Designing and Delivering the Workshop
Learning resources – whether they come in the form of books, articles, slides, images or video/audio content – have always played an essential role within the teaching and learning process. It is a role that is always evolving, driven by external technological, cultural, economic or societal trends.
We sought to provide through this Talis Insight 2022 workshop an environment where attendees with varied experiences, responsibilities and perspectives could have the time and space to reflect on what may happen over the next decade, including what could further change the role resources have within the learning process.
Preparing our Trends and Activities
So, how did we approach this?
The obvious challenge we recognised early on is having knowledge of what broad trends – either at a global, sector or domain level – could be reasonably expected to materialise in the next 10 years.
After a very informal literature review, we pulled together several articles to share via a reading list which attendee’s had the option to browse prior to the workshop. In order to provide prompts around these trends within the workshop, we created a rolling slide deck suggesting what some of these trends could be and why.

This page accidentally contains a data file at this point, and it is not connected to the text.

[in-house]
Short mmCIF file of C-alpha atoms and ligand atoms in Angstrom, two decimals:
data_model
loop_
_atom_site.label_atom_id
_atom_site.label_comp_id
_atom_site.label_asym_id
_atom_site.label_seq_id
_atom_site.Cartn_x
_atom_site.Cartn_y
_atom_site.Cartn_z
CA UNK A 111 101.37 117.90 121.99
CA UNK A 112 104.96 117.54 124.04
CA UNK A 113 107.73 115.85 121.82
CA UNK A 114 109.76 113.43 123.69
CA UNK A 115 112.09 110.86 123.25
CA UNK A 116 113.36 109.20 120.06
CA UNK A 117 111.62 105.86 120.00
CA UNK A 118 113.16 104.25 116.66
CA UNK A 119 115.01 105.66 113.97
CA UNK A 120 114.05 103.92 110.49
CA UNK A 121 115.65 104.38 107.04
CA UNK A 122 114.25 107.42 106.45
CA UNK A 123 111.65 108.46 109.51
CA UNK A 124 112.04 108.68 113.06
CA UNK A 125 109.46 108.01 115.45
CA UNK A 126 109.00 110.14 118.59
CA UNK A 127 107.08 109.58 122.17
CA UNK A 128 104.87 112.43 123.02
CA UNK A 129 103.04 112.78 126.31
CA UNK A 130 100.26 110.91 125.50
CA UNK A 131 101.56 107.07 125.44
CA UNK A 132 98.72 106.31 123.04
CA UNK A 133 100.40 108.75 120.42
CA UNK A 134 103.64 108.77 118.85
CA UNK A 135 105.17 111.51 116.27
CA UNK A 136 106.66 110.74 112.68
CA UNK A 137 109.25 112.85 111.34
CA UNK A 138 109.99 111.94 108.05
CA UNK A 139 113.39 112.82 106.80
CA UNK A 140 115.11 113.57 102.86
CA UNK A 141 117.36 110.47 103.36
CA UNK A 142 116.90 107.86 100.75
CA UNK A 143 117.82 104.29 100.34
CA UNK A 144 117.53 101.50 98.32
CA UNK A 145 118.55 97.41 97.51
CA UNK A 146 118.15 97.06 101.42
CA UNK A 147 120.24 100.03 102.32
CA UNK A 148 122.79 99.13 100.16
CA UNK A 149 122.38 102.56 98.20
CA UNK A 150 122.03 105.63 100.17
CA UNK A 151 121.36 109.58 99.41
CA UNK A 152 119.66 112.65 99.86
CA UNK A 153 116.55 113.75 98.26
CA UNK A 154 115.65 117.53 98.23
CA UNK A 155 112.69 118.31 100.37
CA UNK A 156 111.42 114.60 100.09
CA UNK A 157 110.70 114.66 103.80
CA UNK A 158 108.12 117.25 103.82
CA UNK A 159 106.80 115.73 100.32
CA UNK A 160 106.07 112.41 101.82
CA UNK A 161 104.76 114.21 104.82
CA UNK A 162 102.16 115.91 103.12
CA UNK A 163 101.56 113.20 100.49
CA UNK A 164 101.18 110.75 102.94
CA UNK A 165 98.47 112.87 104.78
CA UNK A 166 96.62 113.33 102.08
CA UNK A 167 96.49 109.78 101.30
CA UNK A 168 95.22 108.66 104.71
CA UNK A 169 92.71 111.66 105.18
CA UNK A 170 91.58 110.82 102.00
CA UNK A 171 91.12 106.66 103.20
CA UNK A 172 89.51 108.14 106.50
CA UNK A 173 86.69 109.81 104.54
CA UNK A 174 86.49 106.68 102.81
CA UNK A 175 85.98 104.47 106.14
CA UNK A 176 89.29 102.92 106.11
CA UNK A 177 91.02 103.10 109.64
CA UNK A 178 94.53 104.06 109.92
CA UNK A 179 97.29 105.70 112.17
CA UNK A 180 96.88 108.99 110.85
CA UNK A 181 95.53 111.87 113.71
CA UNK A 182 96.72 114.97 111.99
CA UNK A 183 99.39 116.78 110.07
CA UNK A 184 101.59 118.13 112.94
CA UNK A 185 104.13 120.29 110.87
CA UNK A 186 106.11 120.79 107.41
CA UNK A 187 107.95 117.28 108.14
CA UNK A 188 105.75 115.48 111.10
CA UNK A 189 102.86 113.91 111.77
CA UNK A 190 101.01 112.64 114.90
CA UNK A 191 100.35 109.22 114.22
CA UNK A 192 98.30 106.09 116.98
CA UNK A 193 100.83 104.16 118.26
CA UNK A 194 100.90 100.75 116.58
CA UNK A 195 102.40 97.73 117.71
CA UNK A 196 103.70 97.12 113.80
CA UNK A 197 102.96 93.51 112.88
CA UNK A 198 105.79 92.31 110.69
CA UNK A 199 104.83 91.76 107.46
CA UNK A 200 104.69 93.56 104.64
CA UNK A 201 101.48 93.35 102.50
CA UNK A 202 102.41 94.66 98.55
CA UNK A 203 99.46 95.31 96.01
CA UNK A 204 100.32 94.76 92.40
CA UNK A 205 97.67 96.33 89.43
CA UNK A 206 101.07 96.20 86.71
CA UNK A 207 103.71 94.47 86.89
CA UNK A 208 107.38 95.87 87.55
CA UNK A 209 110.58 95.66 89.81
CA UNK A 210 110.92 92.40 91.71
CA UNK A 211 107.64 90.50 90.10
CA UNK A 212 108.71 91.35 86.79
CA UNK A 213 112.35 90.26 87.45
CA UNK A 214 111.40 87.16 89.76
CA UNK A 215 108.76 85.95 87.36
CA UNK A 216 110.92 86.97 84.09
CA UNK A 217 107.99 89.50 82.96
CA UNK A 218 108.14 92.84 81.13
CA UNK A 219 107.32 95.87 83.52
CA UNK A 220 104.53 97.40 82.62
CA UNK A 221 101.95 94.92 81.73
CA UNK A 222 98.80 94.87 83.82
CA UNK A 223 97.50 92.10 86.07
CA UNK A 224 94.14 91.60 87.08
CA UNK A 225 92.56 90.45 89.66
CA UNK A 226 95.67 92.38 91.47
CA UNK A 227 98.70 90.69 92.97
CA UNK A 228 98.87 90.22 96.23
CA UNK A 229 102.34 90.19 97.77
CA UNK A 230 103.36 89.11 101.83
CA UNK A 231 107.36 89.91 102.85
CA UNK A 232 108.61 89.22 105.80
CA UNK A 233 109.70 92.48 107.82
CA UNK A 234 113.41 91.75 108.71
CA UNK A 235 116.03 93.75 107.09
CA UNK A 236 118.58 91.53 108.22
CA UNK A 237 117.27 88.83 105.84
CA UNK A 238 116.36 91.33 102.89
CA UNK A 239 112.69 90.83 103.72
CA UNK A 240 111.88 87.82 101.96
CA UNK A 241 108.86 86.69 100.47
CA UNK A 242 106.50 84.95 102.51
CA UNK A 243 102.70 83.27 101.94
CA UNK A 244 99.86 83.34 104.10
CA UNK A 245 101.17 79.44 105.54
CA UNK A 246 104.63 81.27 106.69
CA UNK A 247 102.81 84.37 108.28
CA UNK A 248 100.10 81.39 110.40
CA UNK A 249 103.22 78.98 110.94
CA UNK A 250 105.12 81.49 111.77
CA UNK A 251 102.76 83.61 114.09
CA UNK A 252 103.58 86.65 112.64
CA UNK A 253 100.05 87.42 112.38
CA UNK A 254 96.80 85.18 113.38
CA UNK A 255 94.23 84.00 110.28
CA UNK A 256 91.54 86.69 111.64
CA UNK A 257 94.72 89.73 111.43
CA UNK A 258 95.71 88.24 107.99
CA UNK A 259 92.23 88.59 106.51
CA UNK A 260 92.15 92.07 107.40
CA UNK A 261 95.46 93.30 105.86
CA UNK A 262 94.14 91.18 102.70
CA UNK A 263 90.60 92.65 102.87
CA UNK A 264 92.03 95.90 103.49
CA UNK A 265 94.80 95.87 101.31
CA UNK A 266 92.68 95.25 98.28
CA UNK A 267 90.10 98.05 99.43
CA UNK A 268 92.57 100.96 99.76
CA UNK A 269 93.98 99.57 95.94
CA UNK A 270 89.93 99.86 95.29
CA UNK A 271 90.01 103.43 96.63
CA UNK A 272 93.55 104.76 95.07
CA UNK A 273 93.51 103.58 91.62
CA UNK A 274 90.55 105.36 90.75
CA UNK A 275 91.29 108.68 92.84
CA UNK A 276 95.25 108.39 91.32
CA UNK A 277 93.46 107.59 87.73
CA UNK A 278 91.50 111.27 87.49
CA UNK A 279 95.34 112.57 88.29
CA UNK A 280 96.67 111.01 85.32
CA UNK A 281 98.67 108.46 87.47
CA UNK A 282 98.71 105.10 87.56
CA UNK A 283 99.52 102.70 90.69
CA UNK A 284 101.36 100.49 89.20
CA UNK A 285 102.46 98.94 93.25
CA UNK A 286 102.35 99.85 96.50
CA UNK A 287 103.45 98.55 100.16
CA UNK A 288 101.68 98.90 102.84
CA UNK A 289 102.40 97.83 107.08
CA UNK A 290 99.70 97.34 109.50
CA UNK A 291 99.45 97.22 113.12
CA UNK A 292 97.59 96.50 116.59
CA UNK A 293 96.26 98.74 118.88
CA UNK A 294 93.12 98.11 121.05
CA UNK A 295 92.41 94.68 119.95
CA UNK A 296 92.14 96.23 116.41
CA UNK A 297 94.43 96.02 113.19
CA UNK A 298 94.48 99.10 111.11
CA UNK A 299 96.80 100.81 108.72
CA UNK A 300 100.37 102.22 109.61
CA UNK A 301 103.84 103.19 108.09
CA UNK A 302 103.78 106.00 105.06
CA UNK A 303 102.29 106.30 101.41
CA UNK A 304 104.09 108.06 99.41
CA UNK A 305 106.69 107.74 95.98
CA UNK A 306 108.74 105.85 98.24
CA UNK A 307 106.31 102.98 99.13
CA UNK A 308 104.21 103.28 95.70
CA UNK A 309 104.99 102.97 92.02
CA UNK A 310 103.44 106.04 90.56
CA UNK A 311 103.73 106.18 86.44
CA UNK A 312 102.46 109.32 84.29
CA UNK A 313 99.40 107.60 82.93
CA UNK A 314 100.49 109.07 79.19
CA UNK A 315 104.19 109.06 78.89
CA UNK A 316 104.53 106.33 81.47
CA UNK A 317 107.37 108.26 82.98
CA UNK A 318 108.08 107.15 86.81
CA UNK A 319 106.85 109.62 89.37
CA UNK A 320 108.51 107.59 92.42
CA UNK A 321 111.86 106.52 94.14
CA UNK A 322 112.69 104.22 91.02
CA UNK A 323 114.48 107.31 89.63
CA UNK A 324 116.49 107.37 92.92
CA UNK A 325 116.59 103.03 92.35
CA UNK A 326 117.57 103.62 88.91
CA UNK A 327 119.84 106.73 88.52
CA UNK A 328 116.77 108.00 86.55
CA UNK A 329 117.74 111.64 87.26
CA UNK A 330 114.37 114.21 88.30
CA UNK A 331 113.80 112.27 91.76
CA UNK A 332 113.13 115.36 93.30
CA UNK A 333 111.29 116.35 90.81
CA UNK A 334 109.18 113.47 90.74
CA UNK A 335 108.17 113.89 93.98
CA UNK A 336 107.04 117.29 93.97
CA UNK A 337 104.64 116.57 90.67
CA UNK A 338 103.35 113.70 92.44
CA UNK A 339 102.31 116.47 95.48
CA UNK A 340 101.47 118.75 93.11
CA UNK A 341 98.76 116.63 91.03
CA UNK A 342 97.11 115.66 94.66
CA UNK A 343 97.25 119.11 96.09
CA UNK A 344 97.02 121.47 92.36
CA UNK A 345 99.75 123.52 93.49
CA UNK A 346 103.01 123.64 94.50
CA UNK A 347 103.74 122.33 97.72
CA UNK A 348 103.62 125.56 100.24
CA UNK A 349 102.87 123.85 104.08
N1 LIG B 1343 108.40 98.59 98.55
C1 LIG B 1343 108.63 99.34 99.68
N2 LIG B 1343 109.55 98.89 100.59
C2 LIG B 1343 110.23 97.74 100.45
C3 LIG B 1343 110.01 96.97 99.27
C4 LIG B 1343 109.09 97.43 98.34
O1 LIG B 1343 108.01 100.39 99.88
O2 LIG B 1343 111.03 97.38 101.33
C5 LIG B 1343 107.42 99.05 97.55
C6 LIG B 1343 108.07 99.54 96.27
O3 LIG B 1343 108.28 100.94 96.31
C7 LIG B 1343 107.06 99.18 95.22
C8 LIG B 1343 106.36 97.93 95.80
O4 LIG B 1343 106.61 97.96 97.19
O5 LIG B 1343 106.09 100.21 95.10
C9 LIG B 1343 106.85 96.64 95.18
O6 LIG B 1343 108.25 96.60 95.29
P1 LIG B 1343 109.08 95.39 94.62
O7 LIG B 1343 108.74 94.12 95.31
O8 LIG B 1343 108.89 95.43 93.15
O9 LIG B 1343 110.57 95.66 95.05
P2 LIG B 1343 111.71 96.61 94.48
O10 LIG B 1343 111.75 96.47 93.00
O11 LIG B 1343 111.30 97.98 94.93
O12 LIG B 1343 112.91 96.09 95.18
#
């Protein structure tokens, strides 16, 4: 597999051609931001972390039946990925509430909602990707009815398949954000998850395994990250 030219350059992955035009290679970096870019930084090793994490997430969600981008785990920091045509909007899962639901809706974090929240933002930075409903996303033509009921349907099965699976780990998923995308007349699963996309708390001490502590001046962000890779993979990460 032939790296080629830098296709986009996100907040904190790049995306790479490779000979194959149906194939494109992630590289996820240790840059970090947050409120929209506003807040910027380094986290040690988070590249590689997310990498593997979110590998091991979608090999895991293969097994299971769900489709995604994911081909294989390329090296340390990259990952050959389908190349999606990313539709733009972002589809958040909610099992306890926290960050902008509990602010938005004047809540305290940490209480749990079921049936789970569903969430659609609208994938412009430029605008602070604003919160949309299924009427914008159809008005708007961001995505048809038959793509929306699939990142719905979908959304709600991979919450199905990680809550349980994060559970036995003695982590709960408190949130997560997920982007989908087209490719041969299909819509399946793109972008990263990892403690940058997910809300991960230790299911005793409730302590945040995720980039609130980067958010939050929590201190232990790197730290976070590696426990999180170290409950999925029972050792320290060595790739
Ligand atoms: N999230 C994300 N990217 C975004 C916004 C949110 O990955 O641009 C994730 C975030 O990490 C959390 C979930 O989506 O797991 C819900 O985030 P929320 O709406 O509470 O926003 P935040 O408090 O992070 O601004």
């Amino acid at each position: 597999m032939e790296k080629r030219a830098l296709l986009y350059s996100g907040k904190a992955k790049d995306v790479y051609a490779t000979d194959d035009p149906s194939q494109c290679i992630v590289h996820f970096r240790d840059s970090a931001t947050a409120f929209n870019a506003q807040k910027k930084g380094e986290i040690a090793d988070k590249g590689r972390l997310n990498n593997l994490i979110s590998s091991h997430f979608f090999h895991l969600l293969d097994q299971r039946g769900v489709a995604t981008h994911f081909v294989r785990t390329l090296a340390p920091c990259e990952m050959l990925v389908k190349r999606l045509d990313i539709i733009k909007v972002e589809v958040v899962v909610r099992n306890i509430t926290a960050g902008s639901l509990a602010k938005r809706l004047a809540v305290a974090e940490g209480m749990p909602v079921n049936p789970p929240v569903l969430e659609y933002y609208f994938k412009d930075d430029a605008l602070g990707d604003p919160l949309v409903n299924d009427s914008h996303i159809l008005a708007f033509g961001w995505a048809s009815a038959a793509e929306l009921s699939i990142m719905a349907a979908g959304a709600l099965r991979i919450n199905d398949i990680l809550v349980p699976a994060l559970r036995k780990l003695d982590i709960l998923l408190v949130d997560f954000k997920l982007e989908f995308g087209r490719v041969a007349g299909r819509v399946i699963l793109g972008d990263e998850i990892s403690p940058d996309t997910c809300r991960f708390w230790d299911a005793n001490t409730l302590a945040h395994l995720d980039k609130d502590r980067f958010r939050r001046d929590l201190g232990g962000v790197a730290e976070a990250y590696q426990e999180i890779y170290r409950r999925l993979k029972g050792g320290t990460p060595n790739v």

The second consideration was how to apply all these trends to such a broad topic as “resources”.
We settled on 6 broad activities that occur through a resource lifecycle in an educational setting:
We hoped this would help provide some structure for group discussion, allowing attendees to focus more easily on an aspect of resource provision and delivery, then explore different trends against this to trigger thoughts and ideas.
How the Sessions Were Run
We wrote each activity onto a plastic tablecloth, and placed these on the 6 large tables where attendees would be working. Each group was given a colour, with matching pens, and given 15 minutes to capture how they saw the activity changing or evolving in the coming decade.
With three workshops in the day and time being limited, we decided to encourage groups to choose their own activity rather than rotate. This enabled attendees to focus on areas that naturally interested them and we ended the day with 18 very full tablecloths.
What Did We Learn?
We had no expectations prior to the sessions, just a hope that the set-up would allow attendees the freedom to make suggestions. It worked – with over 350 words, phrases, sentences and (small) essays scrawled on the tablecloths for each activity:
We’re delighted to share the findings of the creation of resources activity – read them here!
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